When repression masquerades as social justice

world | Jun 13, 2007 | By Carlos Eire

As Elie Wiesel reminds us, there is no more eloquent witness against injustice and evil than eyewitness memory. A colleague of mine at Yale, the theologian Miroslav Volf, who spent time in prison in Croatia simply because his father was a Protestant minister, has argued that evil can triumph multiple times: first when an injustice is committed, and over and over if the record of that injustice is wiped out and the memory of it denied.[1]

In 1959, when Fidel Castro took power, the population of Cuba was only 6 million. But except for the scale, life there was much like it was in the Soviet Union. Imagine having lived in a repressive state, and then from the moment you reach the United States constantly being told what a wonderful place you came from and how wonderful the Castro revolution has been to your people. Imagine being told constantly—sometimes directly, sometimes insinuated—that you are simply selfish, you didn’t want to share your property with other people, and that’s why you are here. That’s my story and why I wrote my memoir. I face this every day still, even recently at the UN, because I come not from Europe but from the “third world.”

Cuban History

Cuba was a Spanish colony until 1898, when the Spanish-American war freed Cuba from Spain. In 1898, the population of Cuba was 2 million; slavery had existed until 1888. Cubans had been fighting against Spain unsuccessfully for forty years, but in 1898 the U.S. marched in and took over. In 1902, the U.S. granted independence to Cuba (which it did not do for the Philippines and Puerto Rico, the other two colonies it won from Spain). Cuba got its own constitution, but under the Platt amendment, the U.S. had the right to intervene in Cuban affairs any time it felt its interests were threatened.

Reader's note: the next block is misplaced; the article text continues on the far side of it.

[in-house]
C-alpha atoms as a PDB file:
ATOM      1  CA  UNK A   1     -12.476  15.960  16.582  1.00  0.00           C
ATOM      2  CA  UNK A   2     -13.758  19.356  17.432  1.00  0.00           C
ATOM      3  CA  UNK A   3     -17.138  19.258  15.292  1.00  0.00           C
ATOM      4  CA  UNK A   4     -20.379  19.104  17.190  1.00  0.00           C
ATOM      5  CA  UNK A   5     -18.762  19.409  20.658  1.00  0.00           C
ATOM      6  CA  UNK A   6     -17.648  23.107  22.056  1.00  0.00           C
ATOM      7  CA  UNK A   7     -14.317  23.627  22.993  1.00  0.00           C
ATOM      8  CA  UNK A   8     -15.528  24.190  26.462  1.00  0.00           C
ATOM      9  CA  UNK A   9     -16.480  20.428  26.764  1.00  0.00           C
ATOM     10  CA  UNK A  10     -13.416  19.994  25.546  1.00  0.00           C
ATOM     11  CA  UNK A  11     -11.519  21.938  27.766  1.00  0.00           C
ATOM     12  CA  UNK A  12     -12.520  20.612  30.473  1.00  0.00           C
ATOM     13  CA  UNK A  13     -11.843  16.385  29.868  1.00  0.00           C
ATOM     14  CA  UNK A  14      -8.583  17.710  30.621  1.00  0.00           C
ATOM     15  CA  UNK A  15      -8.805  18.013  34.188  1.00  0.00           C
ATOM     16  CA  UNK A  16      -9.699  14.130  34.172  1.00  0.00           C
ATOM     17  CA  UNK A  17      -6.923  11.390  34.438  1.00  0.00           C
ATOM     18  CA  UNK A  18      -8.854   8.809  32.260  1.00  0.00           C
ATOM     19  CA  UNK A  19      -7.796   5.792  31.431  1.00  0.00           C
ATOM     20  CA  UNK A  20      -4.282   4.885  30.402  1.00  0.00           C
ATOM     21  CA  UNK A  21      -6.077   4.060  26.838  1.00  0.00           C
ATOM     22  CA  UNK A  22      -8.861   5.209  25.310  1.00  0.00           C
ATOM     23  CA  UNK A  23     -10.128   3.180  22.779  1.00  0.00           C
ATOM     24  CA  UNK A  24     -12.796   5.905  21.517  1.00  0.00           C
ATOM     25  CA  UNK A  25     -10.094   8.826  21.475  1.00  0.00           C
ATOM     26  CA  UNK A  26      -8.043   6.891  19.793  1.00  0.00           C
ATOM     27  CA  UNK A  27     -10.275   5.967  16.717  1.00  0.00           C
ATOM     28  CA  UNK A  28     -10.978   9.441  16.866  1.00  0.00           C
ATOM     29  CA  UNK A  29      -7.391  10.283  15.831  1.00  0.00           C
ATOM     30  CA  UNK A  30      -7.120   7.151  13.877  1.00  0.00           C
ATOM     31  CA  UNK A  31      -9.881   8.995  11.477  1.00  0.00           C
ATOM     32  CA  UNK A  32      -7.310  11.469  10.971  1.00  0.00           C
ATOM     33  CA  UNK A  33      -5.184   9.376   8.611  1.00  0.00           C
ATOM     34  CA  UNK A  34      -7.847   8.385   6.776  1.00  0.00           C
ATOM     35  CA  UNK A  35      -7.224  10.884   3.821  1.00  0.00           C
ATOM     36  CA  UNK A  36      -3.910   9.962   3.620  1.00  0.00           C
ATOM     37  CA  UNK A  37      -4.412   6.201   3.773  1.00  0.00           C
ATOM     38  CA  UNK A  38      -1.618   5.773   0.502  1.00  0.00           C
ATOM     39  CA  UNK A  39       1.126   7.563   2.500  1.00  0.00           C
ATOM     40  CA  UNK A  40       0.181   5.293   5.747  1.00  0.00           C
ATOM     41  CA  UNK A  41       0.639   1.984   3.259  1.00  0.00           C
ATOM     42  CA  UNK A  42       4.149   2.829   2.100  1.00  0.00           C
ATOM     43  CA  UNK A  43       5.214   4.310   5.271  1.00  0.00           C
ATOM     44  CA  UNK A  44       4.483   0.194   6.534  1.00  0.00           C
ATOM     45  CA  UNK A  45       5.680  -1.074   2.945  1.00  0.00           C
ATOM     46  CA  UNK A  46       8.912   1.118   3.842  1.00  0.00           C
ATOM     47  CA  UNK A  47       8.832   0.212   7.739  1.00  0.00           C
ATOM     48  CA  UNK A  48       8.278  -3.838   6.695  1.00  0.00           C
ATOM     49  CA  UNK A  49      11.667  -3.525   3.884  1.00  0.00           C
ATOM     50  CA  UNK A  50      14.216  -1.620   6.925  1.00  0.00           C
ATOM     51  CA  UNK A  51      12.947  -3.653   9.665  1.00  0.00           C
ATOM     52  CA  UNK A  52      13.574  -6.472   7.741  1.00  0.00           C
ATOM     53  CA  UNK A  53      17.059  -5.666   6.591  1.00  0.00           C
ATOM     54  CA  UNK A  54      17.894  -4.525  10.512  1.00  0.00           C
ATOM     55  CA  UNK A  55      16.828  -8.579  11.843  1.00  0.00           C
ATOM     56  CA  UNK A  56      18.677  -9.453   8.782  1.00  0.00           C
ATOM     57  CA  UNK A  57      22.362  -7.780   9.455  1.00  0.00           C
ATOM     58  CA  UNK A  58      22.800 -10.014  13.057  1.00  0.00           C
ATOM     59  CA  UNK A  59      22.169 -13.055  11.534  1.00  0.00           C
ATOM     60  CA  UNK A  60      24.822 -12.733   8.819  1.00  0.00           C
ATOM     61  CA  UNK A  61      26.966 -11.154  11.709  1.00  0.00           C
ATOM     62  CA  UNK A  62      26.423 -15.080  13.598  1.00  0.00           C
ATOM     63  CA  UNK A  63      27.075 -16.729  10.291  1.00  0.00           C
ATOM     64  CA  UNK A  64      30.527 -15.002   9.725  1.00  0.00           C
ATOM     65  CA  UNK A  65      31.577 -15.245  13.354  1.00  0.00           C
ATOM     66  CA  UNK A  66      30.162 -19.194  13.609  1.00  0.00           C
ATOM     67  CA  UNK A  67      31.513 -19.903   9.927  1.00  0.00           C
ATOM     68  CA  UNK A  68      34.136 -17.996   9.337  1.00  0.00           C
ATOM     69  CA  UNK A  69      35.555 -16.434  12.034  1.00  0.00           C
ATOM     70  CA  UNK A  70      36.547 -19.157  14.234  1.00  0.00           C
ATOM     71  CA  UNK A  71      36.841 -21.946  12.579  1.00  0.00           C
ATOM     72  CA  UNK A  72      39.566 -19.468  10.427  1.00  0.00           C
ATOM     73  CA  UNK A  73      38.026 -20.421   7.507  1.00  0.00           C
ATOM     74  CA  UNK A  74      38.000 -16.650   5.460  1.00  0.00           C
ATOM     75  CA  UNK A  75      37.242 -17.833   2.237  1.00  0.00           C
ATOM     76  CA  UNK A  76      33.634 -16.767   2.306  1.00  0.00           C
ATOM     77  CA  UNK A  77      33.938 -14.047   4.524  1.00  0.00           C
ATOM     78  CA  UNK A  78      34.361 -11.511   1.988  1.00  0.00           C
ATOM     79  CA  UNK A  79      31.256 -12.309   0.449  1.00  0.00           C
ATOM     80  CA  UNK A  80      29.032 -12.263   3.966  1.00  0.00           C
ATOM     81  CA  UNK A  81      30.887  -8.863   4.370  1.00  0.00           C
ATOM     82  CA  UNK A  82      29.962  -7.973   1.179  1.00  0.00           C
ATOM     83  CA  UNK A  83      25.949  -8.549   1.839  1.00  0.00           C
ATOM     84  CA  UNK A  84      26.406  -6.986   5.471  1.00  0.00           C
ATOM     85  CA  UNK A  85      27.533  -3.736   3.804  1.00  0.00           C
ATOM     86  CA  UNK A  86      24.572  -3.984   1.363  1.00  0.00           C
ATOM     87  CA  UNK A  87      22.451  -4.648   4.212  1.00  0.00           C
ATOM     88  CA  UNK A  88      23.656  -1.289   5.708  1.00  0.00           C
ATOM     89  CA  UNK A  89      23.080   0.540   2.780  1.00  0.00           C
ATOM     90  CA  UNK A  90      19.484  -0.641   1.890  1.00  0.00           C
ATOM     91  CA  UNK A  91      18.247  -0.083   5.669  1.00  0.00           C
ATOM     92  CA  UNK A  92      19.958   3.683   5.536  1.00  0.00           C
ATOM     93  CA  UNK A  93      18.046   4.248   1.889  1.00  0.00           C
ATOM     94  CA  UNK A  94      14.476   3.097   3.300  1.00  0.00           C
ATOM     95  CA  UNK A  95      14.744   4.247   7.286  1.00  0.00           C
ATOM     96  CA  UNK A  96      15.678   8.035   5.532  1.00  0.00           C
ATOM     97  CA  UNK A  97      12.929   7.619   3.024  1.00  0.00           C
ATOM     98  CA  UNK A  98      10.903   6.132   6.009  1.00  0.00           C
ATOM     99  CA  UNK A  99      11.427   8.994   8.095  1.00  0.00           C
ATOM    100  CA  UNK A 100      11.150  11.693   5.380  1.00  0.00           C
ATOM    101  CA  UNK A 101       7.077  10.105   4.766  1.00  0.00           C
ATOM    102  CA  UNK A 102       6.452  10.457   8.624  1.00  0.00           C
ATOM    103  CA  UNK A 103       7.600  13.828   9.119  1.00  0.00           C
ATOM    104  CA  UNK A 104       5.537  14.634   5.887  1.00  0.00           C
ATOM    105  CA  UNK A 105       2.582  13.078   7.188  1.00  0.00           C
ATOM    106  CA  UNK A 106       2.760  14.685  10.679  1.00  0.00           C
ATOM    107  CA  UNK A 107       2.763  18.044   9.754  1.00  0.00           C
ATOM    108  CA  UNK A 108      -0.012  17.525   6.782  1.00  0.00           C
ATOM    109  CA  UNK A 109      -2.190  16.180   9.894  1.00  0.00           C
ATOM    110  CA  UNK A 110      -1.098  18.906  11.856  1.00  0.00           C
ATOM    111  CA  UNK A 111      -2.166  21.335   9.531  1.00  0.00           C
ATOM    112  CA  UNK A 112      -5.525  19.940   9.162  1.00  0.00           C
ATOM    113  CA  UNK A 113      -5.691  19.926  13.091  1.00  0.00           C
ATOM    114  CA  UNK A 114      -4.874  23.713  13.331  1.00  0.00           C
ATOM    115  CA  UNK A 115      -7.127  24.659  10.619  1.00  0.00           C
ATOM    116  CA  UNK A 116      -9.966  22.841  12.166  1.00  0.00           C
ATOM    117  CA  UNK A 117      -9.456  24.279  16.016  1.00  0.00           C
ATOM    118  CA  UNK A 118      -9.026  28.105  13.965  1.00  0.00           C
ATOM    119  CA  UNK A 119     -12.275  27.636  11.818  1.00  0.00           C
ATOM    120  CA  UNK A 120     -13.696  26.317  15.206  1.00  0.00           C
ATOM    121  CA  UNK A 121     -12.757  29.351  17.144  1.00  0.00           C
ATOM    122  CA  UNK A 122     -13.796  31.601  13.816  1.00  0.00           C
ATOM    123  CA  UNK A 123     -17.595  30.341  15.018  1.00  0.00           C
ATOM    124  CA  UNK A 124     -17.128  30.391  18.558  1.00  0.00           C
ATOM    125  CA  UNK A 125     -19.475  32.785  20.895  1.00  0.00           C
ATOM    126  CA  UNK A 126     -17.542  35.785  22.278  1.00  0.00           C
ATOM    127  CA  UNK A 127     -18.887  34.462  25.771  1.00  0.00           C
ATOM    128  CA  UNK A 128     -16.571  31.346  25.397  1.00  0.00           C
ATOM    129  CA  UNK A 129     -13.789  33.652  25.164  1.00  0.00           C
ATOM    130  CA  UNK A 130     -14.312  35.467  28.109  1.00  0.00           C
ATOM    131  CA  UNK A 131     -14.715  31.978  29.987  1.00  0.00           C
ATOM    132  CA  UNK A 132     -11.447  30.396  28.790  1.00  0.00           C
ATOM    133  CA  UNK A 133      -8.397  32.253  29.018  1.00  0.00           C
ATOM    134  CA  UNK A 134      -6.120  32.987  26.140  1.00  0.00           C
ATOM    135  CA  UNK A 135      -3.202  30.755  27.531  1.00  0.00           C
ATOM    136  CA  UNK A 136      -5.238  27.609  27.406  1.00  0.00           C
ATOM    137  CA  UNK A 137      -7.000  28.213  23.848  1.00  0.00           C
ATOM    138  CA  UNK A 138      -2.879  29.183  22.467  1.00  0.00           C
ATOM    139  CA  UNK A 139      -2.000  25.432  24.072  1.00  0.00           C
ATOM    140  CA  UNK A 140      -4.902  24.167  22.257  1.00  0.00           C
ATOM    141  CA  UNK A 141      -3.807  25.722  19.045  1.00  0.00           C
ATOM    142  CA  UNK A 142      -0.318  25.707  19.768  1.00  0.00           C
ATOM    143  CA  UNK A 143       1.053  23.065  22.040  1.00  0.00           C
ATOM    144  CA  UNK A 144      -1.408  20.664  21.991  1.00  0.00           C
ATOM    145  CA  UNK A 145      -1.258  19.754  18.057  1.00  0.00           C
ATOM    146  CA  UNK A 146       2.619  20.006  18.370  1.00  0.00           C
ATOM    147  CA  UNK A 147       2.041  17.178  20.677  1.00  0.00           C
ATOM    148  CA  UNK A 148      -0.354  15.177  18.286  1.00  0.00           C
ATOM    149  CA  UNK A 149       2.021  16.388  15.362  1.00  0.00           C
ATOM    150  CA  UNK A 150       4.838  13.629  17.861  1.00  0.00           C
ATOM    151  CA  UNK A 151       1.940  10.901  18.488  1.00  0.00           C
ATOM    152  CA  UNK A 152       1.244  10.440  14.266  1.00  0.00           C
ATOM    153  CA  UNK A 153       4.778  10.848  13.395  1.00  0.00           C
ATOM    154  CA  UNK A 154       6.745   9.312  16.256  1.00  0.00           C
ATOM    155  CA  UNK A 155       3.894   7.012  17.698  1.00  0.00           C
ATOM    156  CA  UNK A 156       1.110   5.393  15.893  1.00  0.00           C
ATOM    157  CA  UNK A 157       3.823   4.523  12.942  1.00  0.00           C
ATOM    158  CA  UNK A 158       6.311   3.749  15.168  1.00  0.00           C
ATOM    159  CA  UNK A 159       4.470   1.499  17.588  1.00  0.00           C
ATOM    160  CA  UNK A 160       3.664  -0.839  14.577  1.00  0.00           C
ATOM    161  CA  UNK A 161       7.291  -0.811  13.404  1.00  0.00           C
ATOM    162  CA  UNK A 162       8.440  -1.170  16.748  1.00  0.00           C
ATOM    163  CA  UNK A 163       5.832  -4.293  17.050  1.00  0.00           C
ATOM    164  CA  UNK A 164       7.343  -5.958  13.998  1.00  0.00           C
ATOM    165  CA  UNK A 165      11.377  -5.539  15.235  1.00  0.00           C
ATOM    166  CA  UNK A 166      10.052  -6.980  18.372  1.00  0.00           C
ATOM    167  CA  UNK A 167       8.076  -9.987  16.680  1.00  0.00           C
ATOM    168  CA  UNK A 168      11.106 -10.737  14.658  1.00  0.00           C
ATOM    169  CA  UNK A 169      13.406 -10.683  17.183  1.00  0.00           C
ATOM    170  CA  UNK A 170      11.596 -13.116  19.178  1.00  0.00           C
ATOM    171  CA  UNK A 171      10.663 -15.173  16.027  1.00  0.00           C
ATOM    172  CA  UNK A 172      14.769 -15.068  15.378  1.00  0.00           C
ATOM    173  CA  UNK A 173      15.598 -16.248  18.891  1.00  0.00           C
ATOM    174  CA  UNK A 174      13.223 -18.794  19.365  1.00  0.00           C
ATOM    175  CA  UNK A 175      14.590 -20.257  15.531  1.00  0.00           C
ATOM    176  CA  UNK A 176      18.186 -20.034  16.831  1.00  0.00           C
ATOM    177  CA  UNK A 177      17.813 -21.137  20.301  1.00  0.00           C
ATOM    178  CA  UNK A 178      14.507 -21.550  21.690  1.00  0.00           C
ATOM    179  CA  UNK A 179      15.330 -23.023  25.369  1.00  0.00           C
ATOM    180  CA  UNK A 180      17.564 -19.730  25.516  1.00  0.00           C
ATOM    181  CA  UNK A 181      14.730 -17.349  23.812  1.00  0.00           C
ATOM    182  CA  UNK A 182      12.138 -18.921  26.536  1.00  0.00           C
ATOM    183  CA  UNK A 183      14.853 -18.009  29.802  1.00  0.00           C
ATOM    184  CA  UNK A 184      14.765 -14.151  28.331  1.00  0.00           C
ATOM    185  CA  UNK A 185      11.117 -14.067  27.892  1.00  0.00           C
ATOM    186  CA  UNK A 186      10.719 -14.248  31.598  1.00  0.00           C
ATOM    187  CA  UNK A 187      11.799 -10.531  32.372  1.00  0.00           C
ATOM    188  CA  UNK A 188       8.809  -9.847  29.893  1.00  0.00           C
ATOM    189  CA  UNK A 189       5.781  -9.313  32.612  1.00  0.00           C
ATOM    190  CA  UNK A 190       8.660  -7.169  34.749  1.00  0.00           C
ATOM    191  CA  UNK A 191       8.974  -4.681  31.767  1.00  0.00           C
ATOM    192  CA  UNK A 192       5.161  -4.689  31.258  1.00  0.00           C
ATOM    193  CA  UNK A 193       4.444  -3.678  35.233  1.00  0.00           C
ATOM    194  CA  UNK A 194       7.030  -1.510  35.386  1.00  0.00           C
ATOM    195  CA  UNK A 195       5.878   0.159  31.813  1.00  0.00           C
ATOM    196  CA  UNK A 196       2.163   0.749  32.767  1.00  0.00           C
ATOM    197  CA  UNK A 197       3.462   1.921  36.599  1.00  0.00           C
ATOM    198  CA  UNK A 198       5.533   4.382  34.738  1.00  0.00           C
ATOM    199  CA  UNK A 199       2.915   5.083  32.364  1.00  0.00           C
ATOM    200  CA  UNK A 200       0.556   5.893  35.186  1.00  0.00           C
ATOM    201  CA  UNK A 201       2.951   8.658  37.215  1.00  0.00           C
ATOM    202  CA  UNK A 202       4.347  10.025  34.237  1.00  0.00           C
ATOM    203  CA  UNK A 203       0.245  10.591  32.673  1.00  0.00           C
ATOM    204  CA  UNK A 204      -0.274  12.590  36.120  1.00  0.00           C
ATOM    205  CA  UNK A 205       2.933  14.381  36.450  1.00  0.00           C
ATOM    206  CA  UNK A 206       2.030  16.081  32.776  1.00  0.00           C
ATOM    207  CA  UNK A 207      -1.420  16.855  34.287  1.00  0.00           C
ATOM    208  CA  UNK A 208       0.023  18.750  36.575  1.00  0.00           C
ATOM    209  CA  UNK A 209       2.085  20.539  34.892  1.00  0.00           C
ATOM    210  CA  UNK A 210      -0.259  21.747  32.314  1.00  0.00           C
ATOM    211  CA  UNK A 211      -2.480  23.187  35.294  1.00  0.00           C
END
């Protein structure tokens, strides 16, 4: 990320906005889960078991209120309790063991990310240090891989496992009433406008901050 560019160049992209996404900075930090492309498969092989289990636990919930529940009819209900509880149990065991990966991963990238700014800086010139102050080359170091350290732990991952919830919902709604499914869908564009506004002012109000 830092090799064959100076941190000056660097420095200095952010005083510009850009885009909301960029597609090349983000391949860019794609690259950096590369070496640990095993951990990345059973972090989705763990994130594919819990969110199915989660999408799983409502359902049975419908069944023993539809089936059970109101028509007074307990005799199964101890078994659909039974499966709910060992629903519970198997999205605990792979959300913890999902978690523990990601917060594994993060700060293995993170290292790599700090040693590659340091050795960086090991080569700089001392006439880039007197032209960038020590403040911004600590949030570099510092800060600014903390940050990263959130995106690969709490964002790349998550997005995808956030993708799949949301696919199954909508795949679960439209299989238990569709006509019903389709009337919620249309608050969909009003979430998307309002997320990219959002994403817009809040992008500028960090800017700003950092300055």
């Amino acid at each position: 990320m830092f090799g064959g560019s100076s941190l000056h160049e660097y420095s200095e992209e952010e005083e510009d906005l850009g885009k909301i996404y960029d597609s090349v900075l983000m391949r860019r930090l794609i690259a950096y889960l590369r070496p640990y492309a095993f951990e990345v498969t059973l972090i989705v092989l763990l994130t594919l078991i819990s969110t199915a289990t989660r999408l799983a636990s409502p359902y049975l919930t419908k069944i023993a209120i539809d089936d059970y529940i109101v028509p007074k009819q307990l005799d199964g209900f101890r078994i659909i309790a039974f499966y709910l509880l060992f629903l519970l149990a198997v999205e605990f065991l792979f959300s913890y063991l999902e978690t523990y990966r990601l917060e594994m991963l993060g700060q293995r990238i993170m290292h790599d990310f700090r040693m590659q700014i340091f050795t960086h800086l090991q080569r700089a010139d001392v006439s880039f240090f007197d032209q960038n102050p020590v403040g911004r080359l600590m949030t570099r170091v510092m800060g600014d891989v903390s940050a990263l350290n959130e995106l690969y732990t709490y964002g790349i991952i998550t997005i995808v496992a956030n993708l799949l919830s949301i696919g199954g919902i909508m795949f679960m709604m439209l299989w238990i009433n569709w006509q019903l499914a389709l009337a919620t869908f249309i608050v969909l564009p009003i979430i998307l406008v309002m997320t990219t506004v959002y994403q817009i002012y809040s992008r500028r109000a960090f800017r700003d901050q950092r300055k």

Cuba’s first president, Tomas Estrada Palma, had spent most of his adult life in the U.S., teaching at Hobart and William Smith Colleges in New York state. Between 1902-52, the U.S. intervened directly and indirectly numerous times, removing presidents and ensuring that other presidents were installed.

Between 1900-30, one million European immigrants arrived in Cuba, completely changing the island. Contrary to prevailing myths, the country was not quite a third world country in 1959. In fact, at that time, it had more college-educated women than the U.S. per capita. It had more TV sets than all of Italy. It had a very prosperous economy and a huge middle class. Yes, there was poverty, but the country also had a high literacy rate and a liberal 1940 constitution. But unfortunately, the country was politically immature, subjected to one dictatorship after another and a great deal of corruption.

In 1952, an army coup brought to power Fulgencio Batista, who ruled with an iron fist. He made sure that the opposition met its end very quickly. But there was a degree of press freedom. Cuba had several TV stations, more than 80 radio stations, and more than 60 newspapers. There was censorship, but it was not extreme. You simply could not say anything contrary to Batista’s regime. Castro took on Batista, beat him, and succeeded him, but his was only one of 17 different revolutionary groups fighting against Batista. The first thing Castro did when he marched into Havana was to ensure that these other revolutionaries quickly disappeared. By 1960, he was expropriating American property and foreign investments and also beginning to abolish private property. Before long he had declared Cuba a Marxist-Leninist state.

From the beginning there were opponents of the regime, even among men close to Castro who had fought with him. But promised elections were never held, and people kept disappearing. There were already exiles in 1960, and the CIA decided to help them invade Cuba. While the vast majority of the men who landed in the Bay of Pigs invasion had fought against Batista, they were not there to reinstate Batista, but to f



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